To best appreciate how confusing — even upside-down — the world of college costs can get, consider this: At state schools in Massachusetts, where the state board of higher education has held tuition flat for more than a decade, “mandatory fees” wind up far outstripping the price of tuition. At the University of Massachusetts Amherst, the flagship of the UMass system, mandatory fees are more than six times the cost of in-state tuition.
And that isn’t the end of it: Students are then hit with still more charges — the $300 “freshman counseling fee,” the $185 “undergraduate entering” fee, and several hundred dollars more if your parents or siblings attend freshman orientation. Honors college and engineering students face still more fees.
A number of forces are driving fees upward. For public institutions, declining state support has left many schools scrambling to find other types of revenue. As well, since the notion of straightforward tuition hikes is often politically toxic, there is considerable appeal to using fees to make up shortfalls.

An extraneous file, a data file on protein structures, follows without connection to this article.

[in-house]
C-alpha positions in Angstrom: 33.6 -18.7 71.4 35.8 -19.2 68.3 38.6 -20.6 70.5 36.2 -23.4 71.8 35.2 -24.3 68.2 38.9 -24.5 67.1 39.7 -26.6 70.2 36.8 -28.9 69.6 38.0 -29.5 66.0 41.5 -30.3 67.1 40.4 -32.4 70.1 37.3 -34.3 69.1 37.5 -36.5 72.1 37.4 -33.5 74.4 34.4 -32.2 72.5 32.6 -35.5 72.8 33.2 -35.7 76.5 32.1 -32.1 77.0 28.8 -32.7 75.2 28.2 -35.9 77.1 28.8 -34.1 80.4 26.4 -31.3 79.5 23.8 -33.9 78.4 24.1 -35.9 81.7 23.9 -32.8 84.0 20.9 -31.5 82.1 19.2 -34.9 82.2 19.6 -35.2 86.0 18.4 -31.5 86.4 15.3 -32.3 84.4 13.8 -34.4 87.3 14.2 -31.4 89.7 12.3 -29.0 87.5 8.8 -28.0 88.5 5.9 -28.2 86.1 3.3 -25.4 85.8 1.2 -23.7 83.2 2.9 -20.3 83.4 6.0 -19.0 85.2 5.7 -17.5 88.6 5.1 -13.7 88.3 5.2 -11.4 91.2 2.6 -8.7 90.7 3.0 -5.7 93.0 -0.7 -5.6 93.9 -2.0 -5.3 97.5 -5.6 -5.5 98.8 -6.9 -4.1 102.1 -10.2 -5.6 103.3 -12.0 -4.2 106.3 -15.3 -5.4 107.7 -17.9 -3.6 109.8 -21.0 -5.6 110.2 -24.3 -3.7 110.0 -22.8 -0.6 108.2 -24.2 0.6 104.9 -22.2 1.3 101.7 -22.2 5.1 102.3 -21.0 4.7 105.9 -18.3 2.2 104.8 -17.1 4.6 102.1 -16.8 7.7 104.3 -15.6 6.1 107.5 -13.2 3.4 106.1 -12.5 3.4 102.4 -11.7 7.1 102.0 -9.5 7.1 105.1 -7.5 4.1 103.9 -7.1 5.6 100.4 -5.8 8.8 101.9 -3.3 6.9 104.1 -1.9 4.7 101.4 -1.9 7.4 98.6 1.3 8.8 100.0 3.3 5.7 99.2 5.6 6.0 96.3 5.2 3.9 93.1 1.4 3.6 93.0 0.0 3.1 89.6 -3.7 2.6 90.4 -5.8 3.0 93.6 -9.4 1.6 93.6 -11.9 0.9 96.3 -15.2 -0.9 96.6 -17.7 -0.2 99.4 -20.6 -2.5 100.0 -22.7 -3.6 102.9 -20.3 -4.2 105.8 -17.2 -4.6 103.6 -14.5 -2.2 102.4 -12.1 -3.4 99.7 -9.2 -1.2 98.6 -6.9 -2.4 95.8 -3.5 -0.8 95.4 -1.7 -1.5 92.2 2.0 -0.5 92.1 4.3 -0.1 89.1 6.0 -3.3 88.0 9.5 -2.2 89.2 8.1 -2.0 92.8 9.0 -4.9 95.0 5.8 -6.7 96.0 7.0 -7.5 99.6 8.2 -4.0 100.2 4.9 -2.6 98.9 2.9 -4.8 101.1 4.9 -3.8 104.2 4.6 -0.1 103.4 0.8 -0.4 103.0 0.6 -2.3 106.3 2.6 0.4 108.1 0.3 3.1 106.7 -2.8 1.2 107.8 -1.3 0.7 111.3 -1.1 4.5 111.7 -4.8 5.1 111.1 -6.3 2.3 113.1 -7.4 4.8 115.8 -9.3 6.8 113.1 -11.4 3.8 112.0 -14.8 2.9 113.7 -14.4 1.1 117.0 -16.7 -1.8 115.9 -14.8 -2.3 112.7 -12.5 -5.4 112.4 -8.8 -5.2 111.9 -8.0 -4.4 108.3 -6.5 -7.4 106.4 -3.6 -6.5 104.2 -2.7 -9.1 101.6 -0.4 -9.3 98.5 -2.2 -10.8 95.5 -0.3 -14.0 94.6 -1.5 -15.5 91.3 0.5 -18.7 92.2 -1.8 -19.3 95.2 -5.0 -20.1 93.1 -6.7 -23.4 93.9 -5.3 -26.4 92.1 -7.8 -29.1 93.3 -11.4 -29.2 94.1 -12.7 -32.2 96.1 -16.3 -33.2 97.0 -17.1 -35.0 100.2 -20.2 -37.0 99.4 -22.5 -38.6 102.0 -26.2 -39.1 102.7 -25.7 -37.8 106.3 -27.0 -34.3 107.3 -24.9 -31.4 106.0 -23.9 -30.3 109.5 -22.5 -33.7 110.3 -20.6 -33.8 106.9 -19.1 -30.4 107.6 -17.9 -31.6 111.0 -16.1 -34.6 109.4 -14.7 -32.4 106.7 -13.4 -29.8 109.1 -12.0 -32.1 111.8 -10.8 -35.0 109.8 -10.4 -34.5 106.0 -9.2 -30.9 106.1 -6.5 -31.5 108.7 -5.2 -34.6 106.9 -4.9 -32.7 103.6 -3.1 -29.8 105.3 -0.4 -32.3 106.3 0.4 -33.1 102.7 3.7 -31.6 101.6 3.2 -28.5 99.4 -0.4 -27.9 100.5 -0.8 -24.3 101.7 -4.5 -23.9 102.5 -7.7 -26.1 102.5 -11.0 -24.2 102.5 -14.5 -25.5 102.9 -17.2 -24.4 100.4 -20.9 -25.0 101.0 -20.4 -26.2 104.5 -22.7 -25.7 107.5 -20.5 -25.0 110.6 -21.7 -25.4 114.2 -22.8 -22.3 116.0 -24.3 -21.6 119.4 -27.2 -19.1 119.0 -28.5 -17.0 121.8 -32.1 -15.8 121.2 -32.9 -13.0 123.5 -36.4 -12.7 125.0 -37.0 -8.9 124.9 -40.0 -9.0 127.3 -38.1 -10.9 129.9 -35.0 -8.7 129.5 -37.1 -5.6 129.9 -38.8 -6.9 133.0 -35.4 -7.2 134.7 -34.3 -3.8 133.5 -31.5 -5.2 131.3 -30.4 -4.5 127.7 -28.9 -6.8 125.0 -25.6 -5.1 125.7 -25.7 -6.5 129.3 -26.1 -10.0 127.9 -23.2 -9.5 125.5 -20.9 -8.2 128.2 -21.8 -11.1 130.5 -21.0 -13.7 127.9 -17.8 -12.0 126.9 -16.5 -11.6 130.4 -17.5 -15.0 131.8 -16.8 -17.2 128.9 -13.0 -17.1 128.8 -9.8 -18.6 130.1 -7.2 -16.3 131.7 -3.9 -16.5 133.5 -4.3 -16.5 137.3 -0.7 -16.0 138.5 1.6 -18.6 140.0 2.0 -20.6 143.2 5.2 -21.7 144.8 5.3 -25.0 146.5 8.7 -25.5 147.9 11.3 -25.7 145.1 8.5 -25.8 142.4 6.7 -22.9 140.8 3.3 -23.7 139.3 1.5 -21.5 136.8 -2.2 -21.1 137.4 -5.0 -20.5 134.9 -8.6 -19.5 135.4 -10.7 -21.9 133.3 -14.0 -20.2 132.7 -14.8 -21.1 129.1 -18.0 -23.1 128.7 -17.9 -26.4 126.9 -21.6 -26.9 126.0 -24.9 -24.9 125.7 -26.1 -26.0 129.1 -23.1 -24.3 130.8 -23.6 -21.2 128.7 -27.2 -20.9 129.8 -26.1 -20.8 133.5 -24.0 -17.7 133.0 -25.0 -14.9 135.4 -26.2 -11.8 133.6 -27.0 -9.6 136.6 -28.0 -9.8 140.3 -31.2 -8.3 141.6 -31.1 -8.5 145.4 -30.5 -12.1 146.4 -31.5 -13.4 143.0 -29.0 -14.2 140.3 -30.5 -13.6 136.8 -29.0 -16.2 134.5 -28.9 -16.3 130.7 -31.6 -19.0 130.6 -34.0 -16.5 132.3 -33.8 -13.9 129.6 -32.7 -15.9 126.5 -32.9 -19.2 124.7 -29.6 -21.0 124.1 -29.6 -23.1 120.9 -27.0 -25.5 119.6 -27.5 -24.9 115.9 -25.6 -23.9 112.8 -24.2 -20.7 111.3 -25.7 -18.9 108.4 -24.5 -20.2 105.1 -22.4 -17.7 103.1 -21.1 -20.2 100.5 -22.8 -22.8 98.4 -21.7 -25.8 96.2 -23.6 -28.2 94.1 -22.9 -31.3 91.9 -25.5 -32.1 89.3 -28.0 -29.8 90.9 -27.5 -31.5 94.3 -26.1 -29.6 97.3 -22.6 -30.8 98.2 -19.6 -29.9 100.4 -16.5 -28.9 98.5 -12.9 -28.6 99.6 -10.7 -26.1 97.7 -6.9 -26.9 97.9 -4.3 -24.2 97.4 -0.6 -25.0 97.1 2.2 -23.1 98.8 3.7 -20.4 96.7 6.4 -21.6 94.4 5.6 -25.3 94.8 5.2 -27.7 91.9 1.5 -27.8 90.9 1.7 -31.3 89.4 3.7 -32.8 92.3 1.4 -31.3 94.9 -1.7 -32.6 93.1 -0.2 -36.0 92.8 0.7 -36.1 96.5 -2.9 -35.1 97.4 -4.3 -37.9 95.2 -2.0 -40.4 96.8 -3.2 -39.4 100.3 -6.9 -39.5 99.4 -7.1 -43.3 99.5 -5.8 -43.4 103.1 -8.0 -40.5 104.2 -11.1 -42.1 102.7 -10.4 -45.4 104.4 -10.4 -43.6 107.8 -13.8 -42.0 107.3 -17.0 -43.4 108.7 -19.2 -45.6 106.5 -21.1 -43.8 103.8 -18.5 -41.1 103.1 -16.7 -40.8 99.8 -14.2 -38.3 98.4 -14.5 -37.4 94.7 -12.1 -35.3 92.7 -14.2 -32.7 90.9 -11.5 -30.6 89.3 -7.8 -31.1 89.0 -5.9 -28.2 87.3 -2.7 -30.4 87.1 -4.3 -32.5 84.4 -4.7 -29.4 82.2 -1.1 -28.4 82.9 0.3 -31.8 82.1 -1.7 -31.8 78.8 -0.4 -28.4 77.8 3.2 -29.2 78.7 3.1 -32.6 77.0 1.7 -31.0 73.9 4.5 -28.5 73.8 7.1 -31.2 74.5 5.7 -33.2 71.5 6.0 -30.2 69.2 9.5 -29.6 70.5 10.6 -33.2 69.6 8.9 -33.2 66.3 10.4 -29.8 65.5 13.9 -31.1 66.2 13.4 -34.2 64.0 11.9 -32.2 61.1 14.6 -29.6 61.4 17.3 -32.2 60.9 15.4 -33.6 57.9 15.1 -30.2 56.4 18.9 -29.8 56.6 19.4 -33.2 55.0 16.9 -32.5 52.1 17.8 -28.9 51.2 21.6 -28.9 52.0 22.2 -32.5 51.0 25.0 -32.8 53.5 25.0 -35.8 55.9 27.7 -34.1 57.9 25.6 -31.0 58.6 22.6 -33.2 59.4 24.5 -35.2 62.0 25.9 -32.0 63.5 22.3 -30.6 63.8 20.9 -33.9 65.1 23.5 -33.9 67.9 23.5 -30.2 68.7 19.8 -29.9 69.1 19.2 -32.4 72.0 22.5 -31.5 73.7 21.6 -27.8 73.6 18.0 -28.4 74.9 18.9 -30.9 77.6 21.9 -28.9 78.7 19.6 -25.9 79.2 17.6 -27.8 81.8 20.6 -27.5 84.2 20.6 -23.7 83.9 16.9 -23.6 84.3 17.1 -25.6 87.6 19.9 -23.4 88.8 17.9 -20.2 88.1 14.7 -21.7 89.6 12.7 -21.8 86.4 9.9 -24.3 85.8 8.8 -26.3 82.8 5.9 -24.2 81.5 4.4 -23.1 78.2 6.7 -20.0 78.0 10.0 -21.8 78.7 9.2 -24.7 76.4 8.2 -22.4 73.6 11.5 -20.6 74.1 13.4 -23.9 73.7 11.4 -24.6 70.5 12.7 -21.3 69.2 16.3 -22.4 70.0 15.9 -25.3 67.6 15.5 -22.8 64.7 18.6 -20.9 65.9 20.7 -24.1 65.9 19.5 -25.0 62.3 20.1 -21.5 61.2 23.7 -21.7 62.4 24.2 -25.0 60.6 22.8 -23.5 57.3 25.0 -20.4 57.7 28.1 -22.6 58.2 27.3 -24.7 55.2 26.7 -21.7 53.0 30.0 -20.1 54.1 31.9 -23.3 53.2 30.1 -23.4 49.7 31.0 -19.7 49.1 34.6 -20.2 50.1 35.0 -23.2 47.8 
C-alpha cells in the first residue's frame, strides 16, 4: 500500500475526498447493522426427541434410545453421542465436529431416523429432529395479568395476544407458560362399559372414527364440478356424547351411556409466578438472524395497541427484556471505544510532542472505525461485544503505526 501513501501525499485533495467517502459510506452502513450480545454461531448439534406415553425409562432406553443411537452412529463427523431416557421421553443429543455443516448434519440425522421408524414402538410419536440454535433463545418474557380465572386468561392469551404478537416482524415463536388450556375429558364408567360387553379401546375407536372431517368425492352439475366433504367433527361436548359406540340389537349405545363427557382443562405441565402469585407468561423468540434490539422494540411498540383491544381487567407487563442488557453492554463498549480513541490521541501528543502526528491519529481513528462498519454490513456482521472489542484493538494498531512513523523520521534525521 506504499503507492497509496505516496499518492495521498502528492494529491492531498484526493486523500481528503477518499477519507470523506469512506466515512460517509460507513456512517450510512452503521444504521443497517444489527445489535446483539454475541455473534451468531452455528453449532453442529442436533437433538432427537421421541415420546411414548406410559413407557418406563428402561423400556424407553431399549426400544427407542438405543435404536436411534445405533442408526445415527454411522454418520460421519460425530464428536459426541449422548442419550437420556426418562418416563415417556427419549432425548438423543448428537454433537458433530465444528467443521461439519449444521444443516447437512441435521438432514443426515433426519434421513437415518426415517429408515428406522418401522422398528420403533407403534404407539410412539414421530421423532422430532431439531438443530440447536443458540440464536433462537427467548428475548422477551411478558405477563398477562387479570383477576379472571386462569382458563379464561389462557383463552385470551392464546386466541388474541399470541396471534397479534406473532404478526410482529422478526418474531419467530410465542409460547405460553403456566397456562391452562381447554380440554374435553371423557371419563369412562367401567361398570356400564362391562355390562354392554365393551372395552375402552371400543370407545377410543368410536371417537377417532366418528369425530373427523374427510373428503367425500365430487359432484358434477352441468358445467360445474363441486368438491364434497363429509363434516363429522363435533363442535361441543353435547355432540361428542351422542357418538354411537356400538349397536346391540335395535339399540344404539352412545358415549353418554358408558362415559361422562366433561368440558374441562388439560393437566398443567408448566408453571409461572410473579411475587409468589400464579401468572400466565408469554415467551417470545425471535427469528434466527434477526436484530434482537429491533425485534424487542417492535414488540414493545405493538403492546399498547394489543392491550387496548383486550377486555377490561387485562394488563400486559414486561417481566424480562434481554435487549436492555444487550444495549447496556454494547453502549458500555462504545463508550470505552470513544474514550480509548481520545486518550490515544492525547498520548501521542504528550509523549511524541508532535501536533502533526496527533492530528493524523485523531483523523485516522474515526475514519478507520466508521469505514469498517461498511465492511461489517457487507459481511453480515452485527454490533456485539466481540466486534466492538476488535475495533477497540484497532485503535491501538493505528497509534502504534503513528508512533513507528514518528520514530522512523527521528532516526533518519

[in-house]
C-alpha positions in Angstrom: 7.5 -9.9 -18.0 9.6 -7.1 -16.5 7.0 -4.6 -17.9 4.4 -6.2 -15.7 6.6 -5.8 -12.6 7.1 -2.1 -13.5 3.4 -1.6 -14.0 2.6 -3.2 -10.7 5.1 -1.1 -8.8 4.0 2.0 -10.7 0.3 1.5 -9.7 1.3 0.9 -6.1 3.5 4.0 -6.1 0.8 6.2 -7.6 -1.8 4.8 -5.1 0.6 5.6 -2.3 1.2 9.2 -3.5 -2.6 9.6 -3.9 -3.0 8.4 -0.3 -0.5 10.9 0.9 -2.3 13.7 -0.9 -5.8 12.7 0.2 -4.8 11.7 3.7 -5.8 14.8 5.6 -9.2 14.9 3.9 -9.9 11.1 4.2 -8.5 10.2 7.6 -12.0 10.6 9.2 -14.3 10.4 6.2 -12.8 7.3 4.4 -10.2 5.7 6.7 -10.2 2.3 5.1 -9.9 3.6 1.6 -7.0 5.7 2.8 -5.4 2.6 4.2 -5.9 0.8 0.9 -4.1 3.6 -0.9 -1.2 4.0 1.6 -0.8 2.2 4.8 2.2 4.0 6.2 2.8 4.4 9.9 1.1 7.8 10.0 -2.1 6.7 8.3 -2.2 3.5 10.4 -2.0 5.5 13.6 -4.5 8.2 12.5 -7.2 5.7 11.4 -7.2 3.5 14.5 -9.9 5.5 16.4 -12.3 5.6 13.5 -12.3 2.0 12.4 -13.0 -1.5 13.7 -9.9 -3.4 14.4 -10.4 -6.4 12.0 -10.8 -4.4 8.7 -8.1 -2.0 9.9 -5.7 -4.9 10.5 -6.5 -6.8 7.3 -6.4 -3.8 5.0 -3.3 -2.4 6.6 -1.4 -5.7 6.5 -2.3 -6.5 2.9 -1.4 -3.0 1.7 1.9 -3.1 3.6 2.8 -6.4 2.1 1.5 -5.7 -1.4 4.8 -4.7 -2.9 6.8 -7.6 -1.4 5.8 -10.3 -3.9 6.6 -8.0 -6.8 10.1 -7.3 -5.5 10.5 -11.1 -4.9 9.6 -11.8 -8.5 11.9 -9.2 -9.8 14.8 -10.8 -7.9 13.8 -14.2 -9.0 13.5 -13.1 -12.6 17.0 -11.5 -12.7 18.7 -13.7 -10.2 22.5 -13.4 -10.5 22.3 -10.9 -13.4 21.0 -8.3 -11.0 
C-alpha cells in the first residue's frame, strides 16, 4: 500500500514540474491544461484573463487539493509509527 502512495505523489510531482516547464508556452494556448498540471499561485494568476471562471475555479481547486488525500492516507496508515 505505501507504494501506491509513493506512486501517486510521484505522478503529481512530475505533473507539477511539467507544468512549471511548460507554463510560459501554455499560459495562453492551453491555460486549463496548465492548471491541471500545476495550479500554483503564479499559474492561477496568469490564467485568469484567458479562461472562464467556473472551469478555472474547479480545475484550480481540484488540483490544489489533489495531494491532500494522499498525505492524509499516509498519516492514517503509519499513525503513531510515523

But it has all required ever-greater attempts at creativity. In the last few years, a number of public colleges across the country have added fees with vaguely pleasant names — “academic excellence and success fees,” or “student enhancement fees,” for instance.
Some school officials admit openly that these fees aren’t all that different from tuition.
Since 2009, students at Georgia’s public colleges have been paying hundreds of dollars a year in what are called “special institutional fees,” separate from tuition. The fees vary, depending on the campus; at the Georgia Institute of Technology, which charges the most, they now top $1,000 a year. All of it goes straight into schools’ general funds.
“The special institutional fee goes to the exact same things your tuition goes to,” said John Millsaps, spokesman for the state Board of Regents.